Administrators and faculty have questioned the effectiveness of online, hybrid and dual credit sections of a course as opposed to a traditional face to face section. The opinion voiced most often is that the online and dual credit sections cannot begin to equal the learning in a traditional face to face classroom. Indeed, in our era of transparency in education, this question has arisen amongst state and federal education agencies as well as the administrative offices of colleges and universities. Studies have been conducted to compare modalities of delivery effects on student satisfaction, student retention, GPAs, as well as other parameters.
To address this question, Western Iowa Tech Community College Science Department in Sioux City, IA implemented a common assessment requirement for Human Anatomy & Physiology I and II. Initially the A&P common assessment consisted of an in-house exam created by full-time A&P Instructors. When HAPS re-created the comprehensive final exam and piloted A&P I and A&P II versions of the exam in 2014, WITCC students participated in the pilot. WITCC’s choice for separate A&P I and II exams was based on the observation that not all students complete their 2 semesters sequentially. Occasionally students begin their study of Anatomy & Physiology while to complete coursework during their wait to be admitted. Occasionally a student is accepted into their program more quickly than expected resulting in the withdrawal of the student from the second semester to focus more completely on their program specific courses.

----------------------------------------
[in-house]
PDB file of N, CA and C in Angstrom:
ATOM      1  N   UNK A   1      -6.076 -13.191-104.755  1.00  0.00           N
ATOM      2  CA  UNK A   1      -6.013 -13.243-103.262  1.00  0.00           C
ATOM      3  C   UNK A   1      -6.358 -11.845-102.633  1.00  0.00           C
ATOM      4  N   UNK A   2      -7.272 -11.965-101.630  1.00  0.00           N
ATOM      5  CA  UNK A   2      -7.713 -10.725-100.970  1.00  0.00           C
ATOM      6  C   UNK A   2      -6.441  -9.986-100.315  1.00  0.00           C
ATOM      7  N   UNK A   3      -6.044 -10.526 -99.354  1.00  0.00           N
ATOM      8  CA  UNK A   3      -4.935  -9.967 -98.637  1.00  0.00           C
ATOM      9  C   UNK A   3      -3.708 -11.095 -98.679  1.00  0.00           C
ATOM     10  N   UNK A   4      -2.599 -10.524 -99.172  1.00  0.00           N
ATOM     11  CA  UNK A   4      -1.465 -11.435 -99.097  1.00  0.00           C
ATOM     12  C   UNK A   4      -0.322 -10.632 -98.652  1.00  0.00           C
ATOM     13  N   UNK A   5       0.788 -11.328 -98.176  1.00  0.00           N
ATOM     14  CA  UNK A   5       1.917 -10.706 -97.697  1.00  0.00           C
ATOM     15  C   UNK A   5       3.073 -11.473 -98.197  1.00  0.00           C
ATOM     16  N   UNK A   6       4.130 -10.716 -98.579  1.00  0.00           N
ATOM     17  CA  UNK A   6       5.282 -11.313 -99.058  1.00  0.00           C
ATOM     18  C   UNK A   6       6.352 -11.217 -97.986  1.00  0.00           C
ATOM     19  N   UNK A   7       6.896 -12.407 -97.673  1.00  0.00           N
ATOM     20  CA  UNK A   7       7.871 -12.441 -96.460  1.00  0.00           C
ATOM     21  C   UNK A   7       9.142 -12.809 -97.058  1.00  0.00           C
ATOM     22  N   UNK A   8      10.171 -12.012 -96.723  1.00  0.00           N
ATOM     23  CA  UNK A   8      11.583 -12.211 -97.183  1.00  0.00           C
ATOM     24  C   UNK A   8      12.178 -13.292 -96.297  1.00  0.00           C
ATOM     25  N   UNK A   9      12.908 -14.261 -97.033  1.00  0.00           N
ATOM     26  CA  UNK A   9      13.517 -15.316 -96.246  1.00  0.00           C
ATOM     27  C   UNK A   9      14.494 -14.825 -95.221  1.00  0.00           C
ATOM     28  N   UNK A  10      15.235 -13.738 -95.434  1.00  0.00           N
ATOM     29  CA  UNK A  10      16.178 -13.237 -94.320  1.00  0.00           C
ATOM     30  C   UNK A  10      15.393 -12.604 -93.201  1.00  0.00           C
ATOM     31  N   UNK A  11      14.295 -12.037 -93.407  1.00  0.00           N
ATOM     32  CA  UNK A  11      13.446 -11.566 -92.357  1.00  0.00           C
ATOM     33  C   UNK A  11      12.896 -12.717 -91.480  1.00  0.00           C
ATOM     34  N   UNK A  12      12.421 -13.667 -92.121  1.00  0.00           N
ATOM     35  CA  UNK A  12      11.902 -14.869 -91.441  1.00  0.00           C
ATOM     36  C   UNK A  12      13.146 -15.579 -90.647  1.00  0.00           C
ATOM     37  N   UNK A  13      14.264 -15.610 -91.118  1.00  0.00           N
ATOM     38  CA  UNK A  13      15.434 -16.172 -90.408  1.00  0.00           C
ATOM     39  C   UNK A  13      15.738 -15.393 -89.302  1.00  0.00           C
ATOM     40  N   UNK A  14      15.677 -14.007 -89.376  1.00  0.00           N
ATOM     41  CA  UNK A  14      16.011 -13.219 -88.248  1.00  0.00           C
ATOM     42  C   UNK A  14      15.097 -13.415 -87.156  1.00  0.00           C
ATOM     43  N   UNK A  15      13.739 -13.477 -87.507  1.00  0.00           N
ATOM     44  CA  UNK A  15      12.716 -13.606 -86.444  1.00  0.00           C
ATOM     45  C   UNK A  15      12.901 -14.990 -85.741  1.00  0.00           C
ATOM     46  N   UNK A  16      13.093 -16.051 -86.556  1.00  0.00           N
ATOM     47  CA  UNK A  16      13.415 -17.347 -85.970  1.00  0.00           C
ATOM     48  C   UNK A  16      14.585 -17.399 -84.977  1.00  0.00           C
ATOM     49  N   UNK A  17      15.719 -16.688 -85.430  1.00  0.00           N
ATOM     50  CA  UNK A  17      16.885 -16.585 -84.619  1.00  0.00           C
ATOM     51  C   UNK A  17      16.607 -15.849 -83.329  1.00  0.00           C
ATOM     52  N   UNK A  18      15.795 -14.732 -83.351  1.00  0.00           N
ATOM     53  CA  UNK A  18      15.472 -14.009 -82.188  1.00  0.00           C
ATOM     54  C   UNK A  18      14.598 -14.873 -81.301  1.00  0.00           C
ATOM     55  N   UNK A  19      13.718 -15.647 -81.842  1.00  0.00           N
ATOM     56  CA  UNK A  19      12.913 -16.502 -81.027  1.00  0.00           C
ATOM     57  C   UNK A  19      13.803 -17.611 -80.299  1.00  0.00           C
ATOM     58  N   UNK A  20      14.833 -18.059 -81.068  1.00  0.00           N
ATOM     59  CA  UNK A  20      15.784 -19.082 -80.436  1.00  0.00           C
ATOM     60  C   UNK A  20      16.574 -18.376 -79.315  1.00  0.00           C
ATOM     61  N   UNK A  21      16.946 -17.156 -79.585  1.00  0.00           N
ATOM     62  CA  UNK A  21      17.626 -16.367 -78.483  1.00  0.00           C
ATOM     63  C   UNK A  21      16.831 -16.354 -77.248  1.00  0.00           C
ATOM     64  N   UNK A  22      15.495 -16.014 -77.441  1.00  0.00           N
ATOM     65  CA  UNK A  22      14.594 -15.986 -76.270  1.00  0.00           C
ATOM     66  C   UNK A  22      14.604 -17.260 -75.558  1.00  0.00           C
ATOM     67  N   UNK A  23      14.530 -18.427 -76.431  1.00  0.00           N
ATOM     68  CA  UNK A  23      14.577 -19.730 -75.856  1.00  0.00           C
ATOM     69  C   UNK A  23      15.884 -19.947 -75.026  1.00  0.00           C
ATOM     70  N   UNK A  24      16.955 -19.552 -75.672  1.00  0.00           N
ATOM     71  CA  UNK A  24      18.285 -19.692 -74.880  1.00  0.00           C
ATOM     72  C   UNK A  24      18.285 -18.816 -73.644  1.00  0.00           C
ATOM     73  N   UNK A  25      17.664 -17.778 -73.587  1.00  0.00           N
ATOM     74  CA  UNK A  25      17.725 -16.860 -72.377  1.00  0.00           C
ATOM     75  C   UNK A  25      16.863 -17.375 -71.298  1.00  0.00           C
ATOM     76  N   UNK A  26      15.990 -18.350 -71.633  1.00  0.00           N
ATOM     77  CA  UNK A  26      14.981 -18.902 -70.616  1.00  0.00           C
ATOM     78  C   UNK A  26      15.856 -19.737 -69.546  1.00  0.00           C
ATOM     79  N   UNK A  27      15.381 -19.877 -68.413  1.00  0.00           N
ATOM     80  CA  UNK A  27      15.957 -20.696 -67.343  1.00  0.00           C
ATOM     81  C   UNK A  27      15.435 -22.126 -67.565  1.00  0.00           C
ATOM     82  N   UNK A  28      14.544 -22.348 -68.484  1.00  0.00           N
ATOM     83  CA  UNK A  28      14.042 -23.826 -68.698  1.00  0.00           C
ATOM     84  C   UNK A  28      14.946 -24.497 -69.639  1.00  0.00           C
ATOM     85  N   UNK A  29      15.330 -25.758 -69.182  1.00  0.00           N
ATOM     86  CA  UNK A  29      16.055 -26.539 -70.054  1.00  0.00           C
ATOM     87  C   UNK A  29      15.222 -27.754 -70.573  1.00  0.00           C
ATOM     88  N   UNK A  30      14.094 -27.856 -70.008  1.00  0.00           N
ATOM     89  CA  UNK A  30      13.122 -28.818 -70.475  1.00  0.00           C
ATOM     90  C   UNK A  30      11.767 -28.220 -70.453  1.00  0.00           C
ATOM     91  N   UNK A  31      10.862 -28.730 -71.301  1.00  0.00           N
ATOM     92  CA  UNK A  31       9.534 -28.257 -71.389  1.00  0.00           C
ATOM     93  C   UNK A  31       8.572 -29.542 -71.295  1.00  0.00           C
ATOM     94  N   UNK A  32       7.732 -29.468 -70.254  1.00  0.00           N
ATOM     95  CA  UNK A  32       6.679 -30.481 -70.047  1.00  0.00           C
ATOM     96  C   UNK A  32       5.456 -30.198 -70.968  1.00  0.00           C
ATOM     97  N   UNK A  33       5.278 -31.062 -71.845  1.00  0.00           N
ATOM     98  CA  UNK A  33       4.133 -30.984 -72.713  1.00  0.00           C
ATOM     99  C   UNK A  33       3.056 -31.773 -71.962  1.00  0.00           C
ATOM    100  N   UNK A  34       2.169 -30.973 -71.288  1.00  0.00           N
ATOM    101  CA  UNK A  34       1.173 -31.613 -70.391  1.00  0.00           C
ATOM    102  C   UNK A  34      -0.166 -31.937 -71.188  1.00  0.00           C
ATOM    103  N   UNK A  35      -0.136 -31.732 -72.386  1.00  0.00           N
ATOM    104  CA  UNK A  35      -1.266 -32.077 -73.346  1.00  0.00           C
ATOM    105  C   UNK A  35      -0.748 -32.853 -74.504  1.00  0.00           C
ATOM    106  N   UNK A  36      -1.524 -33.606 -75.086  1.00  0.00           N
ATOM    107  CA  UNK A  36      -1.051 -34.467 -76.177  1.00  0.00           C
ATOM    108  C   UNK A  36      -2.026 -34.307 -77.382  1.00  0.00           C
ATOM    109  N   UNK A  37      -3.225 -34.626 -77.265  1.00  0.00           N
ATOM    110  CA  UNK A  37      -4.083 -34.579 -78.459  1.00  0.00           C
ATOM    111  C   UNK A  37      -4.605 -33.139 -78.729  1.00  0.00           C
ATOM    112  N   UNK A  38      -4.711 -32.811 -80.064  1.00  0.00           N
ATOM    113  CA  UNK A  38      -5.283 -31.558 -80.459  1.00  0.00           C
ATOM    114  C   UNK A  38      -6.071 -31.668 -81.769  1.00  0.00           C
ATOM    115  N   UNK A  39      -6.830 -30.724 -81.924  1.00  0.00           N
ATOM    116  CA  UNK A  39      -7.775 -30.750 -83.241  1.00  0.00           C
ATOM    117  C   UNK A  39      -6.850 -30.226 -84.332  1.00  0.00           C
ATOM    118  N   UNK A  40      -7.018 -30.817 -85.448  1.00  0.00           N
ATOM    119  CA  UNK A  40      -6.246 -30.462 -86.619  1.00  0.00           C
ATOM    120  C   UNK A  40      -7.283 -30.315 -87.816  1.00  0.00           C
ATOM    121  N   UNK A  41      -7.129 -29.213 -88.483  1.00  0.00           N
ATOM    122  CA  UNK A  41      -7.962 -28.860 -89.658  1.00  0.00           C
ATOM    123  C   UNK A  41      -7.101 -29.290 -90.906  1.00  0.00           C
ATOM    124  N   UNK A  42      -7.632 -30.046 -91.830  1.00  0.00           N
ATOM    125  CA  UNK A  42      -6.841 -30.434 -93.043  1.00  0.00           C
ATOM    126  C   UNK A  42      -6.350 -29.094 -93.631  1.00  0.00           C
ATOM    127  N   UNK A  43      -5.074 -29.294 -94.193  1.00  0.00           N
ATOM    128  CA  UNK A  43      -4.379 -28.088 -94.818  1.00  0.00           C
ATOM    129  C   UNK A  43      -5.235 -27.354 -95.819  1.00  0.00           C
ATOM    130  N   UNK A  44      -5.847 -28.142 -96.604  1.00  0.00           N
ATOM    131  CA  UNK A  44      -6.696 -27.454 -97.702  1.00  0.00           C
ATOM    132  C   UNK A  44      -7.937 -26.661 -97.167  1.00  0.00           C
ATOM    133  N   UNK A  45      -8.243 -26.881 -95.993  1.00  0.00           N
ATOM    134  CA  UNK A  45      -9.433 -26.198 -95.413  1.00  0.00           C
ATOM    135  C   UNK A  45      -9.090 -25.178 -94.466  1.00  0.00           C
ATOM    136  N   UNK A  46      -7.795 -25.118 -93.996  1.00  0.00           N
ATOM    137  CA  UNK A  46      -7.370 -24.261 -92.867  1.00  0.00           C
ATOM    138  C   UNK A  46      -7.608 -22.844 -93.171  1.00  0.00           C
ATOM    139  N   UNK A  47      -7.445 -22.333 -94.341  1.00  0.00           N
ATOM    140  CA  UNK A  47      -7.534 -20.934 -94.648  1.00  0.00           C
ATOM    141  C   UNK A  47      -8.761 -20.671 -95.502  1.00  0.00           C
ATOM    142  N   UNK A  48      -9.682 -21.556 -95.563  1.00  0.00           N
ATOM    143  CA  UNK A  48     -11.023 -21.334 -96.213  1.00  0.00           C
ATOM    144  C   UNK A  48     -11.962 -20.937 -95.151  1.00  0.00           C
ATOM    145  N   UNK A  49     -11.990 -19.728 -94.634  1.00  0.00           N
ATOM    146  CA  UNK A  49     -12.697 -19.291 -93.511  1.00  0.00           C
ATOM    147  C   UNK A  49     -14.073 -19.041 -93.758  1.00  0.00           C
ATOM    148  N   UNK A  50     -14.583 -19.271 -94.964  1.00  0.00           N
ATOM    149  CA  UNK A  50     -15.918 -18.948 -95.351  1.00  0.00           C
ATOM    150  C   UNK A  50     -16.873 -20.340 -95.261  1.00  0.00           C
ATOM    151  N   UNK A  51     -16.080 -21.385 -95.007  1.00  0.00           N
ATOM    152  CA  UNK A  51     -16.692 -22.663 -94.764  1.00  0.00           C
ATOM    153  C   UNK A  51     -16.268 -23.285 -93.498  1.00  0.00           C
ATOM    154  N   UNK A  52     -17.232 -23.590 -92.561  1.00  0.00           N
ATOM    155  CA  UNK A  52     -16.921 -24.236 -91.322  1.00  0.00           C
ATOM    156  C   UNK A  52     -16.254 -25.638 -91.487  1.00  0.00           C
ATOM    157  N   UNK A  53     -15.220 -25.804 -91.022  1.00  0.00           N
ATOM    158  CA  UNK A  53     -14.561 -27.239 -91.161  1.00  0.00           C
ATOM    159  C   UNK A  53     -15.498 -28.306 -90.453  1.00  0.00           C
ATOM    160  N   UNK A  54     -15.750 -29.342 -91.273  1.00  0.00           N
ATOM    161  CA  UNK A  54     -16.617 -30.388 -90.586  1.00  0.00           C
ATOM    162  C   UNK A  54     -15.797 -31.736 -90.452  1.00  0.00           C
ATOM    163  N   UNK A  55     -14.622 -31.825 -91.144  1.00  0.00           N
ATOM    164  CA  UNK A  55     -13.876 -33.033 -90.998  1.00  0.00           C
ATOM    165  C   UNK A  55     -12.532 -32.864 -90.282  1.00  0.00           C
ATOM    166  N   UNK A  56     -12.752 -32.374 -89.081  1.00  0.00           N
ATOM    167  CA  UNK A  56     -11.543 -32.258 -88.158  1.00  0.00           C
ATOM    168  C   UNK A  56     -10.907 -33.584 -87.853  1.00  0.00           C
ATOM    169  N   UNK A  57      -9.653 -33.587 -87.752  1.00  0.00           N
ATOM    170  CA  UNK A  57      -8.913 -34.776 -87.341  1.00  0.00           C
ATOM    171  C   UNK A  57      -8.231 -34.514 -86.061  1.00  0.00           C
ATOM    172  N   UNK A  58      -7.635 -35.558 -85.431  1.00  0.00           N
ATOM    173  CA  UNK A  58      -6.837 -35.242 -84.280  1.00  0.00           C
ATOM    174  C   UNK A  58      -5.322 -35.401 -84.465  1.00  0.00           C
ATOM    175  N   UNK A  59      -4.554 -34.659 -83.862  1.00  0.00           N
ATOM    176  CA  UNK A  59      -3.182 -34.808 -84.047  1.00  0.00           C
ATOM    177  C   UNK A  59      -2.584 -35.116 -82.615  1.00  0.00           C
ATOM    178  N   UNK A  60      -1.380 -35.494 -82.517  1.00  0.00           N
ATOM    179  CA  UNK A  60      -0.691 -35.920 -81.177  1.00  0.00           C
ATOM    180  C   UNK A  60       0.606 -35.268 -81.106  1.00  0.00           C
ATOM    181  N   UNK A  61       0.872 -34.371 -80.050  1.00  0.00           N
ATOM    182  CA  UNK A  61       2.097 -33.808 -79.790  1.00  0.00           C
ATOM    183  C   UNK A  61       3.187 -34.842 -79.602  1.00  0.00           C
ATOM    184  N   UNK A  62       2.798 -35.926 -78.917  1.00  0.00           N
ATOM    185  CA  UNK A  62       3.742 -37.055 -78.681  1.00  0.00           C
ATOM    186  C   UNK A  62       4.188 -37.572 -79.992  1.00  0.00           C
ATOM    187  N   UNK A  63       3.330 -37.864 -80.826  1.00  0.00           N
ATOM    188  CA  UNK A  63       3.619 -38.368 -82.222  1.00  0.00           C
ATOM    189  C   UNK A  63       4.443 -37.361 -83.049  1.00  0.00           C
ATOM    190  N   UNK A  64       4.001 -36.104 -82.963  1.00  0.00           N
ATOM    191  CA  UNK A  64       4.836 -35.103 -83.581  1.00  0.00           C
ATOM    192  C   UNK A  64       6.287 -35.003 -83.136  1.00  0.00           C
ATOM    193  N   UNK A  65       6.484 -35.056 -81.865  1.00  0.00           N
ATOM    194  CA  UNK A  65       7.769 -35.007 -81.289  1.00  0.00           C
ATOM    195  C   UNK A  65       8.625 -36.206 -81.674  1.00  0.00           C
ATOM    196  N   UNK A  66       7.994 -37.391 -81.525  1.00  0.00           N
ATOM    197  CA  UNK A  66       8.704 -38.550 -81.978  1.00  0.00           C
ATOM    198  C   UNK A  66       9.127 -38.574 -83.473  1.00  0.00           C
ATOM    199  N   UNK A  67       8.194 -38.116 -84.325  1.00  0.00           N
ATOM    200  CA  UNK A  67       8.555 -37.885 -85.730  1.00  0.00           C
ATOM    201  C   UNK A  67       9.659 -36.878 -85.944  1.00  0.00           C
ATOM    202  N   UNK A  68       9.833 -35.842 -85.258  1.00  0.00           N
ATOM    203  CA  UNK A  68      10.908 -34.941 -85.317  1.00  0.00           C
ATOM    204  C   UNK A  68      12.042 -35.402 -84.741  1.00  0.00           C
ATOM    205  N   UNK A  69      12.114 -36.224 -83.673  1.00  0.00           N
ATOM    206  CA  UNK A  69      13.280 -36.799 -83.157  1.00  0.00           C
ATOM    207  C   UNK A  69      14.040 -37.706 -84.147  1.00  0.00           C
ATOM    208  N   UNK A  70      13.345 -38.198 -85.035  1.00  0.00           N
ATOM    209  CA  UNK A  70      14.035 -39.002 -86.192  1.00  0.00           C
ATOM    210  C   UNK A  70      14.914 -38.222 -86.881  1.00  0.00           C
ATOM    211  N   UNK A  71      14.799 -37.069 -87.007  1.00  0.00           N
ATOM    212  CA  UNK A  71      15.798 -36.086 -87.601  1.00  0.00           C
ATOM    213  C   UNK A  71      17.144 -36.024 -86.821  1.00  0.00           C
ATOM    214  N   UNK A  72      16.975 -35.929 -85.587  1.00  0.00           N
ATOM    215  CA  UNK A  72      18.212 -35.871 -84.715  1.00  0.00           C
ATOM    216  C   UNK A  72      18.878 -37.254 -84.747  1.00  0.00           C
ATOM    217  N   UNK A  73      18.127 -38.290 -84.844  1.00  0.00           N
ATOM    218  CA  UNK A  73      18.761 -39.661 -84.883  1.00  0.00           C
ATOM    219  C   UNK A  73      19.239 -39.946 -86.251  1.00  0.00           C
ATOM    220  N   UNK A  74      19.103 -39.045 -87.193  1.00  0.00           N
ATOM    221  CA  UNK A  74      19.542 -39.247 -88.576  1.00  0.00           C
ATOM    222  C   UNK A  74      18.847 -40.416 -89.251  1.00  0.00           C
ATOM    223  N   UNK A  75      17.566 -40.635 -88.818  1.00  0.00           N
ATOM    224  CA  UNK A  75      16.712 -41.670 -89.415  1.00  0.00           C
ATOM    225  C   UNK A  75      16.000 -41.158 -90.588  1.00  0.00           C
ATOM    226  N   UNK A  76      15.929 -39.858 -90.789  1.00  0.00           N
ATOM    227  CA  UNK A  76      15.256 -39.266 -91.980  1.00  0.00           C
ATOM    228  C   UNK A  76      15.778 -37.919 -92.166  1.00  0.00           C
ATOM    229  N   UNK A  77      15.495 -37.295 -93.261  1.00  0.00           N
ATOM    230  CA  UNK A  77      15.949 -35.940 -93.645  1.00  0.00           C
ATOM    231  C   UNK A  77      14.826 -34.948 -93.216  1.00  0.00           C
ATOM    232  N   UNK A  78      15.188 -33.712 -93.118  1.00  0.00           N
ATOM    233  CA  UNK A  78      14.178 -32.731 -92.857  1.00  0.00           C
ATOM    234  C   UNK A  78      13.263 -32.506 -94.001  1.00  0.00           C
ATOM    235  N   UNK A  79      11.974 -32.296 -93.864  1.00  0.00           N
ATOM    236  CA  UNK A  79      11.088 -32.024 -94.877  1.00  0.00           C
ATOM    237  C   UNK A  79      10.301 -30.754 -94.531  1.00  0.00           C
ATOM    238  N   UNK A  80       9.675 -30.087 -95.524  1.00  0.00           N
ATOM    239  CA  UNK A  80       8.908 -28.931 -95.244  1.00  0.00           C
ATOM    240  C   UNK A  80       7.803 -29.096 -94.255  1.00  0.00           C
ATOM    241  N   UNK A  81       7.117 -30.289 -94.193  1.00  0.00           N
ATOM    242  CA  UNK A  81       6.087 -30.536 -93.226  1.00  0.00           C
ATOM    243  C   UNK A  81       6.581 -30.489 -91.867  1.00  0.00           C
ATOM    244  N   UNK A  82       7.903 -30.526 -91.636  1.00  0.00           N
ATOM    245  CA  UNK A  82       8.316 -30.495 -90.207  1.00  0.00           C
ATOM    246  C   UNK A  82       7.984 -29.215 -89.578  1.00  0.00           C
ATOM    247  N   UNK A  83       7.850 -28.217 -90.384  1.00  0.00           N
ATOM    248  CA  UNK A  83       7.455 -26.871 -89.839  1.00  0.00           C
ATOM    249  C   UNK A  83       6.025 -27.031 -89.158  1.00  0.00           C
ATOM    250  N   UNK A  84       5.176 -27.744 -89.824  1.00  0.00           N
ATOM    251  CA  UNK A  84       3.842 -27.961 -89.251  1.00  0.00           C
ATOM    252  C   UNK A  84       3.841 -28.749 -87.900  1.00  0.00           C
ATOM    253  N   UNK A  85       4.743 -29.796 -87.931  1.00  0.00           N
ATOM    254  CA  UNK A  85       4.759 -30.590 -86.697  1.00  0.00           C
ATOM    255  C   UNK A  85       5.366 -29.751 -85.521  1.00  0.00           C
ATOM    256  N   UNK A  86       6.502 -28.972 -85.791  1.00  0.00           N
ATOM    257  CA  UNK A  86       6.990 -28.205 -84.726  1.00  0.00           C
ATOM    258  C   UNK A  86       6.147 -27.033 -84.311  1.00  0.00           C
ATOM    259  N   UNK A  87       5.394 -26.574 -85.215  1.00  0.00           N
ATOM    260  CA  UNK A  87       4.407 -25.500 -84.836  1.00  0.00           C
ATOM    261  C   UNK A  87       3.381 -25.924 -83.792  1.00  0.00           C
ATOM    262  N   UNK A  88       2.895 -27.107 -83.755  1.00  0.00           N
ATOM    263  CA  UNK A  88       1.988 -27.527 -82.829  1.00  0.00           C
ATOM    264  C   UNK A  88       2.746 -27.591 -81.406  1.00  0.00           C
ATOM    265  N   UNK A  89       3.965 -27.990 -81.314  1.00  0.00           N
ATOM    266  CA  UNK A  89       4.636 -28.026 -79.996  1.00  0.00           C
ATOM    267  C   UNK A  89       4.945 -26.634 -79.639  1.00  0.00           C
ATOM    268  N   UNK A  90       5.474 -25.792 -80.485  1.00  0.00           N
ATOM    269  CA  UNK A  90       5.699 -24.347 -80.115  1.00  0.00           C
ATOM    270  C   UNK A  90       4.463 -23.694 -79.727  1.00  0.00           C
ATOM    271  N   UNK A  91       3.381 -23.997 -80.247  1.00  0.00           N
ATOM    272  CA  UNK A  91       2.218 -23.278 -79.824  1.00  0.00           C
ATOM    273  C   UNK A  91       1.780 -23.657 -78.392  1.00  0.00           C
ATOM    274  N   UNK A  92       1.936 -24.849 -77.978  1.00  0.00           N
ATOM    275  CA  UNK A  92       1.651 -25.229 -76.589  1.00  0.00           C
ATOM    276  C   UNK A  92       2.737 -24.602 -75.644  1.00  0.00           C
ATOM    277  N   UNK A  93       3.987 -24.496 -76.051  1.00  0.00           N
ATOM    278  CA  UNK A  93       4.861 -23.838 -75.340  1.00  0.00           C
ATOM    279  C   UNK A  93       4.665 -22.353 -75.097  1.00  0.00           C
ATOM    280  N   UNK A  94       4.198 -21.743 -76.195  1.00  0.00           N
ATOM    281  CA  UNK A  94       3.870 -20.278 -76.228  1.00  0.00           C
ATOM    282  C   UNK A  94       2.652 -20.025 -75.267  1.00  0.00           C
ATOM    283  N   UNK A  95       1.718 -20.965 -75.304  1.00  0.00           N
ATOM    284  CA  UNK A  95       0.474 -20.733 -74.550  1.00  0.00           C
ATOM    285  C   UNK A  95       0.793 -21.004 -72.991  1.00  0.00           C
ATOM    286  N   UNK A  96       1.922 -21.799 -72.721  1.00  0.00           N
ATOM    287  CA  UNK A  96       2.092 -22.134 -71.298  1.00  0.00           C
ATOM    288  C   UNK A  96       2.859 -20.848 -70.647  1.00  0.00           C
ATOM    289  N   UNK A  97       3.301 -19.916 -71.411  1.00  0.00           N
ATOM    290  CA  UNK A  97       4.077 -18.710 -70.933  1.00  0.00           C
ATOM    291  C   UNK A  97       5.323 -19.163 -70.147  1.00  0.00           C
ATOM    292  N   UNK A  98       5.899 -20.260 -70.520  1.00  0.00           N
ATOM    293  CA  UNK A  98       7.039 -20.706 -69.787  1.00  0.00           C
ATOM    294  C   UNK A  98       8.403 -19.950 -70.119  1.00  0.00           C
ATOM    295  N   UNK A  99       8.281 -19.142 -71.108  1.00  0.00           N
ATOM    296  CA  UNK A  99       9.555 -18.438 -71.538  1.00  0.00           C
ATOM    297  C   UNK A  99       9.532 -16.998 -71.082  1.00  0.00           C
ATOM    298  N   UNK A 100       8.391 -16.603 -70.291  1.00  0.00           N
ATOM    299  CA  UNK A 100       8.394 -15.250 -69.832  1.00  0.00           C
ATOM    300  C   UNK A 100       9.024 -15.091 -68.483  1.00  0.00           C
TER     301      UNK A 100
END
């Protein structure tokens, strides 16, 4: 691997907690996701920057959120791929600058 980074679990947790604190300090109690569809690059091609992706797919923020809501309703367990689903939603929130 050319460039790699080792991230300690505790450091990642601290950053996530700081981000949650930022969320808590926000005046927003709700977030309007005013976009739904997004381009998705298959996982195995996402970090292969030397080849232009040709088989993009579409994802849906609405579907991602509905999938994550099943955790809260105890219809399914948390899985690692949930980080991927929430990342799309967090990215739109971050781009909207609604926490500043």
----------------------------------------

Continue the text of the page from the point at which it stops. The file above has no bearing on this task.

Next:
WITCC’s results for semesters where all A&P students were tested included traditional face to face classes, hybrid sections where the students are provided an hour of lecture and 2 hours of lab per week, league classes which are dual credit high school students where the high school instructor is also the college instructor, hybrid league classes where there is both a college instructor and a high school instructor, and online students from WITCC only. Below is a graph of all of the data for the modalities demonstrating the comparability of instruction between the modalities. In addition to the scores and test statistics, users of the exams are provided statistics for all of the exams twice a year in June and again in December. These statistics are provided by school type such as 4-year college, 2-year college, technical college, etc. It is helpful to be able to compare my student performance with that of the students in other colleges similar to mine.
The effects of course delivery modality on student satisfaction and retention and GPA in on-site vs. hybrid courses
A Comparison of Teaching Modalities for Student Success http://zone2.asee.org/papers/proceedings/3/56.pdf
Comparing Student Performance in Online and Face-to-face Delivery Modalities https://files.eric.ed.gov/fulltext/EJ1030563.pdf